First Published Book by England's Greatest Romantic,
With All First Issue Points, and in Elaborately Gilt Morocco
(BINDINGS - RIVIERE). BYRON, GEORGE GORDON NOEL, LORD.
HOURS OF IDLENESS.(Newark: Printed and sold by S. and J. Ridge, 1807). 181 x 111 mm (7 1/8 x 4 3/8"). xiii, [i], 187,  pp. FIRST EDITION, First Issue.
QUITE PRETTY BRICK RED MOROCCO, GILT, BY RIVIERE (signed on front turn-in), covers with wide frame of curling hairline-stemmed vines bearing clusters of berries, all on a stippled background, central panel with gilt titling and date; raised bands, expertly rebacked using original backstrip, spine compartments decorated in the vine motif, gilt-ruled turn-ins, newer endpapers, all edges gilt. Randolph, p. 9; Hayward 218; Wise I, 7. Spine slightly and evenly darker, leaves faintly browned because of inferior quality of paper, otherwise an excellent copy, the very pretty binding carefully restored, and the text smooth and fresh.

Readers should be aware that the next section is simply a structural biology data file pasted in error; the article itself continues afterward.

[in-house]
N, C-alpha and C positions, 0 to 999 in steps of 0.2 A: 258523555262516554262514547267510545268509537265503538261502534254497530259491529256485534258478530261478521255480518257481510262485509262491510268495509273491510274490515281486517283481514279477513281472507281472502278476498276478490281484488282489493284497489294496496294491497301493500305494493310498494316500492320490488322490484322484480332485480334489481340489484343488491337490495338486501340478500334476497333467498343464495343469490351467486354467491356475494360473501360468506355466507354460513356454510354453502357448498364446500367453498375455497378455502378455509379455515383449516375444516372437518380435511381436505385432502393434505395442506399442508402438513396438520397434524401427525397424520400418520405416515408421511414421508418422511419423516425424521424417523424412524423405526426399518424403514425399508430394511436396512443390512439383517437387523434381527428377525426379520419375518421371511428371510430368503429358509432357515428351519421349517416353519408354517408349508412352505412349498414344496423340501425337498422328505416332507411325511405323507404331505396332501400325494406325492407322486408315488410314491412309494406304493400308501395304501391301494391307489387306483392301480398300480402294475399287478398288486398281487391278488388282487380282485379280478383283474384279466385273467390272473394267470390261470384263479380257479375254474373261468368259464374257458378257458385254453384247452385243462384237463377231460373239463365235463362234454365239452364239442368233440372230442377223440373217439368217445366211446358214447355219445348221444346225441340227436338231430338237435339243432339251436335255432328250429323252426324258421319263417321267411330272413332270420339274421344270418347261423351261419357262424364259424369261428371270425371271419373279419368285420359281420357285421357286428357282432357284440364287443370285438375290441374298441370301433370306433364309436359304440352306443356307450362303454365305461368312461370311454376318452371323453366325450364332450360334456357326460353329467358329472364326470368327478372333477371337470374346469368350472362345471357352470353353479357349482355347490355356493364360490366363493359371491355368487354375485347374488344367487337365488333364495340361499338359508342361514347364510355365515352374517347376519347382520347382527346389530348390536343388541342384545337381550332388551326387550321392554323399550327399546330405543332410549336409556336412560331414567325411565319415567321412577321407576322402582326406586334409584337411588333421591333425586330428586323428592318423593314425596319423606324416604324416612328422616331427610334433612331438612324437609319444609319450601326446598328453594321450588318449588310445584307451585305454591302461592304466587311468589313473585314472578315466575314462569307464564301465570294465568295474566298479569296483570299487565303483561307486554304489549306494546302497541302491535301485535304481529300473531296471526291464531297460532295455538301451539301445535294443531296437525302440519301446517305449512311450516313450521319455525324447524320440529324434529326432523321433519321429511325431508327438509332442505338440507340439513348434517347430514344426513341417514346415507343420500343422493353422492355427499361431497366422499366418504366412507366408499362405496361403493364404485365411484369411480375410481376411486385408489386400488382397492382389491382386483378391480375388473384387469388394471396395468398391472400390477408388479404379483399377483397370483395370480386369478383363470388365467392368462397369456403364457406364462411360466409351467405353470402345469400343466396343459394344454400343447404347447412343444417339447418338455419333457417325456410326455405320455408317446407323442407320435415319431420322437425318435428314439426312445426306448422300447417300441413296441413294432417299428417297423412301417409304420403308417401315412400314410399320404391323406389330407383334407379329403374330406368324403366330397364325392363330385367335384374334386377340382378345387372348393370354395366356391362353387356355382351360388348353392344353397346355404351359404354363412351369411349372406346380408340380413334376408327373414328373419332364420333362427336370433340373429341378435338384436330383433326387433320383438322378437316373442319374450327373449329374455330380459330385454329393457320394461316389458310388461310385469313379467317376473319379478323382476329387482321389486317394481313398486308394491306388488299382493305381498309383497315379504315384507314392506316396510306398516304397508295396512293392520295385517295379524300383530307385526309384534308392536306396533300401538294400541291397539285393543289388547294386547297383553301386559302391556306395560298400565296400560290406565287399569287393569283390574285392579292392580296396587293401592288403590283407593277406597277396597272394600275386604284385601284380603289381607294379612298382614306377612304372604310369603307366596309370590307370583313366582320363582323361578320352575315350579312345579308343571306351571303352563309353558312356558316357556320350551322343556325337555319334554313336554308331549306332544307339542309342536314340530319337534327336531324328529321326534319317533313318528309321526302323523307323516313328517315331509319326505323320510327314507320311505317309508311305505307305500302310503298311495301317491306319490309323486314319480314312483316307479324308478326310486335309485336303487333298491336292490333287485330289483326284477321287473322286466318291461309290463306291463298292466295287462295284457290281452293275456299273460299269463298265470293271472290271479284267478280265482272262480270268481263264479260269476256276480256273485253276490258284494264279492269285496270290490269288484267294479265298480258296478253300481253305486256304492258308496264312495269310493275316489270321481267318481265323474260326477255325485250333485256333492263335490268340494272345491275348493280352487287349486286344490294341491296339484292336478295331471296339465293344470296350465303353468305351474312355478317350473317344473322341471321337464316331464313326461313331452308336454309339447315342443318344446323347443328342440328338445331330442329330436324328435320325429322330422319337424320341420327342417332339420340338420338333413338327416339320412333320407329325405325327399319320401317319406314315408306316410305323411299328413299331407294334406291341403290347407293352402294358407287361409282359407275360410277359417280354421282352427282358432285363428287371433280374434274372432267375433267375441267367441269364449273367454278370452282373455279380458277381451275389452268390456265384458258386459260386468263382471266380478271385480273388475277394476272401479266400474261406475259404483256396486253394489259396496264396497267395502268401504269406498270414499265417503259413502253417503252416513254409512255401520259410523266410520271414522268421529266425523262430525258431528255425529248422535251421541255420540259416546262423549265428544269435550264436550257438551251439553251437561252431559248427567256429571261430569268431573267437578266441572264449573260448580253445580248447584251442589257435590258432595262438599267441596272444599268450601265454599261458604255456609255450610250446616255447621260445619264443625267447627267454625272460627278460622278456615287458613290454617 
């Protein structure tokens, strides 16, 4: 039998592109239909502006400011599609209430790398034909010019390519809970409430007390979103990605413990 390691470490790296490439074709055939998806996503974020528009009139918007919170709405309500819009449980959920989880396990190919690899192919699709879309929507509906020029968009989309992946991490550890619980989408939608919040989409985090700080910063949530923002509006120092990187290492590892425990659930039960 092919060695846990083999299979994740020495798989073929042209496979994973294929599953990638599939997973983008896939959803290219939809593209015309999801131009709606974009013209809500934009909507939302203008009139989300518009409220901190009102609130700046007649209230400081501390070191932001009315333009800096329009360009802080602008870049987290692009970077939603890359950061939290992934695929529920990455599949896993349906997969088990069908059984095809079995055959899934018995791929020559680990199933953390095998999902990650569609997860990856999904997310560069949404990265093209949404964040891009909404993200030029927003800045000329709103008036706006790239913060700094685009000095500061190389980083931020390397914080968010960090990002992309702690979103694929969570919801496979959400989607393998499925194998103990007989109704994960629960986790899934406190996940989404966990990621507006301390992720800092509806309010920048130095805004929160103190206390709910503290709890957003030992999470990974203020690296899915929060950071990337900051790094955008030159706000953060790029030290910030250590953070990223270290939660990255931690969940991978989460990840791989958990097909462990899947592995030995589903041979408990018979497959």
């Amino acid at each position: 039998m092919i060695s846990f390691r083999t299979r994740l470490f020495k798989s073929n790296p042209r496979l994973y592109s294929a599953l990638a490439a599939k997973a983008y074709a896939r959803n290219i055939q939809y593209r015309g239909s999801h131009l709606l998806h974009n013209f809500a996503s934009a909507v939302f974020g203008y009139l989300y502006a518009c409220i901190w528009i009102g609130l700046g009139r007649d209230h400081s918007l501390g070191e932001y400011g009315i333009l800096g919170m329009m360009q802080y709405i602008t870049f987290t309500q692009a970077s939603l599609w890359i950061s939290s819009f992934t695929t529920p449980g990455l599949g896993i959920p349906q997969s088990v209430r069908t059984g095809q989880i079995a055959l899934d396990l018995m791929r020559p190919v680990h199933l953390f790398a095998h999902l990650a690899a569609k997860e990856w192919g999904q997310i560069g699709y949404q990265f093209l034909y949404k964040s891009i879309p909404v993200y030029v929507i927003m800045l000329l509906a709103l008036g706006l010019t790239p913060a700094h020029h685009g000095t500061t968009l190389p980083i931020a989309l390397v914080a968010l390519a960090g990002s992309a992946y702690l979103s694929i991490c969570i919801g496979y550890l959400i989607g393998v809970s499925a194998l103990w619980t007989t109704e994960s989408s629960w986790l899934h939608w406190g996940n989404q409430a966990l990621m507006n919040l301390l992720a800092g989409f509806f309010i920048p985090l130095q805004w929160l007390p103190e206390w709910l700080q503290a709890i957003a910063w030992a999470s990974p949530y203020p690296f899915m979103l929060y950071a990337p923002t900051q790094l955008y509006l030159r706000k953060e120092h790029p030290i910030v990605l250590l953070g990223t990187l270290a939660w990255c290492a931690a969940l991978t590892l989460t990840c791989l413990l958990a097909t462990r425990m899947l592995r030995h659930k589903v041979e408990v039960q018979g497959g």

This is a true first edition, with all issue points specified by Randolph, of the first collection of verse by the most important of the English Romantic poets, offered here in a very attractive binding by one of England's leading workshops. Published when Byron (1788-1824) was not yet 20 years old, the poems are translations of Virgil and Anacreon or imitations in the style of earlier poets, from Thomas Gray to Ossian, rather than wholly original works. According to DNB, the volume was "praised in the 'Critical Review'" but viciously attacked in the "Edinburgh Review," "which ridiculed the vanities of the author" as they were expressed in the work's preface. Byron was so enraged by this criticism that he composed his first major poem, the satirical "English Bards and Scotch Reviewers." Day describes Byron as "the most flamboyant and spectacular personality in all of literature," noting that Bertrand Russell devoted a chapter in "The History of Western Philosophy" to the poet "because he gripped the soul of Western society as no other literary man ever has and because he stamped upon the entire 19th century his own image as the idol and embodiment of Romanticism." This, his first published work, was his initial shot across the bow of the literary establishment and set the stage for all the drama--and great poetry--that was to follow. The design on our binding--reminiscent of the delicate vine borders of Medieval illuminated manuscripts, with their glistening gilt ivy leaves and fruit--has been very skillfully executed with the expertise that made the Riviere firm a leading London bindery for more than a century (see previous entry for more on Riviere). Bibliographically, our copy is as desirable as one could hope for, containing the 1806 watermark; the cancel D3 (p. 21-22); misspelled "thnnder" on p. 114, line 4; misspelled "Thc" on the penultimate line of p. 181; and "where" printed twice on p. 5, lines 2 and 3, all as called for by Randolph. (ST12041)